Kiss Me Kate
Ruth Bader Ginsburg sits in the nineteenth row of my heart while onstage, a woman has been
conscribed to the shape of a shrew. The actress has sparkling blue eyes, an aquiline nose; her
shoulders slight, her waist small enough. She is being spanked over our hero’s knee and I am
laughing because everyone is laughing except the conductor, who must steady his baton, and
the house manager, who has seen it before, and the actors—directed instead to be aghast,
agape, gawking, agog, whatever Cole Porter rhymes with dismayed—and Ginsburg, who
adjusts the pearl clipped to her ear. She curls the program in her lap. This is tiring, attending
theaters of the heart. She doesn’t relish it as Sandra Day O’Connor did, sipping champagne
during the intermission of Porgy & Bess. The gangsters soft shoe, reminding us to brush up on
our Shakespeare. The actress sings “I am Ashamed That Women Are So Simple.” Our chests
hurt from laughing. Kate must be tamed, of course. That’s how we’ll know the ending is
Marion “Shepilov” Barry, Jr. (1936-2014)
Marionberry: jams of Washington
state. I thought they were mocking you, city.
Take a mayor and boil his sugar down—
spoon-spreadable, sweet. You take presidents
and run them in a game’s fourth-inning stretch.
You take Bullets and turn them to Sea Dogs.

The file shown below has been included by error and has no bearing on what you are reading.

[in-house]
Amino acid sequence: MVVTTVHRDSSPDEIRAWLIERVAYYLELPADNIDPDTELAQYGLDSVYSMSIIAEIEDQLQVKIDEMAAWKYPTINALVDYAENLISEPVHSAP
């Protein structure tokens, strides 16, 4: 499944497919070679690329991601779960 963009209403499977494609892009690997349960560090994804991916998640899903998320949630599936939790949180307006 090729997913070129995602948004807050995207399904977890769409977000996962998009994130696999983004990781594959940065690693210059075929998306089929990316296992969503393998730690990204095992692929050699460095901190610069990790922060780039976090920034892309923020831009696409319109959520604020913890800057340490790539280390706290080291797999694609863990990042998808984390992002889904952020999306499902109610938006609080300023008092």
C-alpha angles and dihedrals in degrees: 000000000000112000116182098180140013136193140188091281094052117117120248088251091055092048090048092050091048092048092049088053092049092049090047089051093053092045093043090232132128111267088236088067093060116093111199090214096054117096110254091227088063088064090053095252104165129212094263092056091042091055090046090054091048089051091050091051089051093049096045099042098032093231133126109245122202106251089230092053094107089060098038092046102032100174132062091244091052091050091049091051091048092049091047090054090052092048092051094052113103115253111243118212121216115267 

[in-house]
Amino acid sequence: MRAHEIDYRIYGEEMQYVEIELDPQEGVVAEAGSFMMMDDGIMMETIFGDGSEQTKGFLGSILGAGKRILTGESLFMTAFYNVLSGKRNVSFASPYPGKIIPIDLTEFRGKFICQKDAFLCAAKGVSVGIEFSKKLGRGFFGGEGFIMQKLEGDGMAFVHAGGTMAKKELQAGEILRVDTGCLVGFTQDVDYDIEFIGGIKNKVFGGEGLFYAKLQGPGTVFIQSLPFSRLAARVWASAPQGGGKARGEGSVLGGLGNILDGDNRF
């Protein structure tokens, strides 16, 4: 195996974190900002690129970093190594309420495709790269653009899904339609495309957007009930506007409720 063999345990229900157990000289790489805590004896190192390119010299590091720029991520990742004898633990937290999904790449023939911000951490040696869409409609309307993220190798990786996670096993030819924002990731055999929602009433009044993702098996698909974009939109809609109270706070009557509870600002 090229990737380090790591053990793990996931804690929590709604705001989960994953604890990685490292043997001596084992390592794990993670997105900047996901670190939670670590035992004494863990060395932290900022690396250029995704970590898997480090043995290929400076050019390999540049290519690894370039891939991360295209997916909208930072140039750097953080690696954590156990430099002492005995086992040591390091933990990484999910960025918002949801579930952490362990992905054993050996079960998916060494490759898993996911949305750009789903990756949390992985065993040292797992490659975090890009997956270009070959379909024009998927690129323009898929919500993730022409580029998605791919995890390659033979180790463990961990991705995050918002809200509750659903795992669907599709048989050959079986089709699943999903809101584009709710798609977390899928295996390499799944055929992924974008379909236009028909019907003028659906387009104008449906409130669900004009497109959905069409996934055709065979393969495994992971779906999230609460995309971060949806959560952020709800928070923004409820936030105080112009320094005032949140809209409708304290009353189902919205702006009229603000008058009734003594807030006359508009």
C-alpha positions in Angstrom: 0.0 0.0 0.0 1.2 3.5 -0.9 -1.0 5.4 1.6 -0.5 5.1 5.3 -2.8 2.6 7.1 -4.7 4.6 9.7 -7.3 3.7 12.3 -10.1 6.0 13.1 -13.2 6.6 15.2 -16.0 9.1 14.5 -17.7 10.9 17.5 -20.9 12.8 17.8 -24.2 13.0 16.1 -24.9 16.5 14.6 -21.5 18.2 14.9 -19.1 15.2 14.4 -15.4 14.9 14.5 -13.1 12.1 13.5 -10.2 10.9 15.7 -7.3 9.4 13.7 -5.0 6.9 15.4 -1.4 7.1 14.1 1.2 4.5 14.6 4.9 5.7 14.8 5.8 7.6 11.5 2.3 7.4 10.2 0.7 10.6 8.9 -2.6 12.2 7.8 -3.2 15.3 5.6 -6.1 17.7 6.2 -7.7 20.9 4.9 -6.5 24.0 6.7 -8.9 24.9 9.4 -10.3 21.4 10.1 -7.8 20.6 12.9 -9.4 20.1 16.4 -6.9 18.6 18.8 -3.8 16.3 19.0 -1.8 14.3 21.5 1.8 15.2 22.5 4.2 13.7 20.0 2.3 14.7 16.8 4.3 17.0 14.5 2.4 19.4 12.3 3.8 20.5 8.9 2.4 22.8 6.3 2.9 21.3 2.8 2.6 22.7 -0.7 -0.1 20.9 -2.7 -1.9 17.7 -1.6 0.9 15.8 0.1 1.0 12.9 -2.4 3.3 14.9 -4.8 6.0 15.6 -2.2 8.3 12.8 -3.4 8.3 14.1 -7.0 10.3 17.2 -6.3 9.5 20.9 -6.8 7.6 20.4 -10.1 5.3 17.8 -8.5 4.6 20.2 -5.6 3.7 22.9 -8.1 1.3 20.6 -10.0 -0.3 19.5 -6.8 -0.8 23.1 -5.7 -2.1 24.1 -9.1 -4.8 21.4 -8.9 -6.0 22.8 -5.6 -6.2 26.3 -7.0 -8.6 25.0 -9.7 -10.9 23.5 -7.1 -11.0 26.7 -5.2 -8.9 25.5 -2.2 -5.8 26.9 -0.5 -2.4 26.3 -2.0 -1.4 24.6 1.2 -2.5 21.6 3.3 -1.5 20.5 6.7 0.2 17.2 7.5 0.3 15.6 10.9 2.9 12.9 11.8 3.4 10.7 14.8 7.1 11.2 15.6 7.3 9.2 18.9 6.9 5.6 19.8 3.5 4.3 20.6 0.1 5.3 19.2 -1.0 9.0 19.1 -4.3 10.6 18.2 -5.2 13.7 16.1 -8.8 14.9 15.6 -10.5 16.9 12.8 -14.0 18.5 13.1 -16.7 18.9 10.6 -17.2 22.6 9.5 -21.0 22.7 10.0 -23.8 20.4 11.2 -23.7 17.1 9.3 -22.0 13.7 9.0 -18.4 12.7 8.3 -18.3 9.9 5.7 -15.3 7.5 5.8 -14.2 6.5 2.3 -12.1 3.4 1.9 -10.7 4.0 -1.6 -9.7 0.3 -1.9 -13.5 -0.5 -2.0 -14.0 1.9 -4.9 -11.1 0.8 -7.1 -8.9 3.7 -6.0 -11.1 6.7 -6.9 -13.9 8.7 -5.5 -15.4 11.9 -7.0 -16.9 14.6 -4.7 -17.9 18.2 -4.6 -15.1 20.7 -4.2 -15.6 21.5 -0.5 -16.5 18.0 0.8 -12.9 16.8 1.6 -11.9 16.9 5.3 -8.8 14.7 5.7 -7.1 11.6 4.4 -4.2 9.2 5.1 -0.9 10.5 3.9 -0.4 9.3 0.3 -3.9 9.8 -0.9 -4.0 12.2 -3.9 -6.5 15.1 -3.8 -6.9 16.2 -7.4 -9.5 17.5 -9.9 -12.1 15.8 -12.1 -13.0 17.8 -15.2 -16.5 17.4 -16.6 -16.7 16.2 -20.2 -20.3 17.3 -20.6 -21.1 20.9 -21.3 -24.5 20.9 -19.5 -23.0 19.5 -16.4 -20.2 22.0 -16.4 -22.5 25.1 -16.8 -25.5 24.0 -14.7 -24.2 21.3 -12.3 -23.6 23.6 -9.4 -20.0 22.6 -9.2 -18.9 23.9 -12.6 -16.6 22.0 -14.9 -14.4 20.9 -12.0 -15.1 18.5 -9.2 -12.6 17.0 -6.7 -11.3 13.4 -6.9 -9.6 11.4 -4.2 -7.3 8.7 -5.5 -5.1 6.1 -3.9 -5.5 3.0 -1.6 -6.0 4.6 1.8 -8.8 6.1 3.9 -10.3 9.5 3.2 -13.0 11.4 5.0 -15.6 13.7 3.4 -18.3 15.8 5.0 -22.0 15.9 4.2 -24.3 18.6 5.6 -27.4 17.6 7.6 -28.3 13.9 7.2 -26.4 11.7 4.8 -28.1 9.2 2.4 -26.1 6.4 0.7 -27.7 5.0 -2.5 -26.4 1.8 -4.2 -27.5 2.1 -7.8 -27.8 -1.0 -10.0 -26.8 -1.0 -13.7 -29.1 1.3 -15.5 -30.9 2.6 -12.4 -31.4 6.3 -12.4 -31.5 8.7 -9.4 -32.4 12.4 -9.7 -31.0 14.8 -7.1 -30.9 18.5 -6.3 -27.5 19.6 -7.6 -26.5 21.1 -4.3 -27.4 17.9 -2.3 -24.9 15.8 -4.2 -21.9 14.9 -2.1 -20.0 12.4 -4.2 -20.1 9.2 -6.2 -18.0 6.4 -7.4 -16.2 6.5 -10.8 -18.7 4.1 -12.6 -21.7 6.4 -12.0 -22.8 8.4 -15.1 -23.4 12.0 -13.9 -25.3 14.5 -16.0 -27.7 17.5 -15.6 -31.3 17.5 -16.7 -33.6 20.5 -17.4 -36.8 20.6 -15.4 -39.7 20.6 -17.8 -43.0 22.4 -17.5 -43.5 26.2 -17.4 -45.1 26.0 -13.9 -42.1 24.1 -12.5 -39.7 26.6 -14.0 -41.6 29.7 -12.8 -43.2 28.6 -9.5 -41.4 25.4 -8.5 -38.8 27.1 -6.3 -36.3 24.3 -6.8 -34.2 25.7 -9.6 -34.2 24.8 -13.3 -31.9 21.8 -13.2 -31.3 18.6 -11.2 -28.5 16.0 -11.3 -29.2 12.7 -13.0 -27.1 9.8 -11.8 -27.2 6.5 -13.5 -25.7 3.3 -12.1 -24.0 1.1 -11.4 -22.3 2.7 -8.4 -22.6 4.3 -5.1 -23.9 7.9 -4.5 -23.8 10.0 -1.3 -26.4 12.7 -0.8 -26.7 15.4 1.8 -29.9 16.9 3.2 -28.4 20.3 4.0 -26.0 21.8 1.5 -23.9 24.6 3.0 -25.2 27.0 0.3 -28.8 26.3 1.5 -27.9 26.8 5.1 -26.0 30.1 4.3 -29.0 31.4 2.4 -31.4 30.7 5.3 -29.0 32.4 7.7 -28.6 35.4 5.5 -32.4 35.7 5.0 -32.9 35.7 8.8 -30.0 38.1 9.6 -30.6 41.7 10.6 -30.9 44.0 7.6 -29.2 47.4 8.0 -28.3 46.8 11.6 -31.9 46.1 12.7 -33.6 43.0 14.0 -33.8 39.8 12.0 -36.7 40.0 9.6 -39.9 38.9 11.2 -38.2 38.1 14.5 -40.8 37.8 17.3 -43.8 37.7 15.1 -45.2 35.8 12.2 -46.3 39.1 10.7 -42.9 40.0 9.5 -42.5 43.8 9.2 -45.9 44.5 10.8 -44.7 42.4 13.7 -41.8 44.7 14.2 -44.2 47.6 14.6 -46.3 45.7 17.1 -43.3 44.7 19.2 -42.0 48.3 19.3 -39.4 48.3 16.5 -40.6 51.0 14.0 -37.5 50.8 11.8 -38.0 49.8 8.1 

Do you remember that ballot? Sea Dogs
Dragons Stallions Express. The Washington
Wizards was no more or less of a stretch.
You wave gavels like wands in this city.
You’re the small town in which a president
can plant some roses. Each time I sit down
to say goodbye, all I ever write down
is Dear City. My neighbor walks his dogs
past a monument to a president’s
terrier, forever bronzed. Washington
has no J Street, no Z, yet the city
maps attend to fifty states and a stretch
of five blocks NE Metro track, a stretch
named Puerto Rico Avenue. Bow down
to the unmapped names: Chocolate City,
Simple. Ben Ali served up chili dogs
through a riot, and Walter Washington
was the first and last time a president
picked your mayor. The truth is, presidents
come and go, four or eight years at a stretch.
Barry said, I’m yours for life, Washington—
Emperor Marion, who could get down
with Chuck Brown. Later, reporters will dog
his Bitch set me up, his graft. Dear City,
you’ve never agreed to be my city.
To love you is to deny precedent.
Your quadrants hustle like a pack of dogs
around the hydrant Capitol. They stretch
and paw, they yap and will not settle down.
Traffic: the berry to Washington’s jam.
For city miles, Barry’s motorcade stretched.
You laid him among vice presidents; down
where dogs play, by the banks of Washington.
SANDRA BEASLEY is the author of three poetry collections: Count the Waves; I Was the Jukebox, winner of the Barnard Women Poets Prize; and Theories of Falling, winner of the New Issues Poetry Prize. Honors for her work include a 2015 NEA Literature Fellowship, the Center for Book Arts Chapbook Prize, and two DCCAH Artist Fellowships. She is also the author of the memoir Don't Kill the Birthday Girl: Tales from an Allergic Life. She lives in Washington, DC and is on the faculty of the low-residency MFA program at the University of Tampa. Read our interview with Sandra here.
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Issue 10 Playlist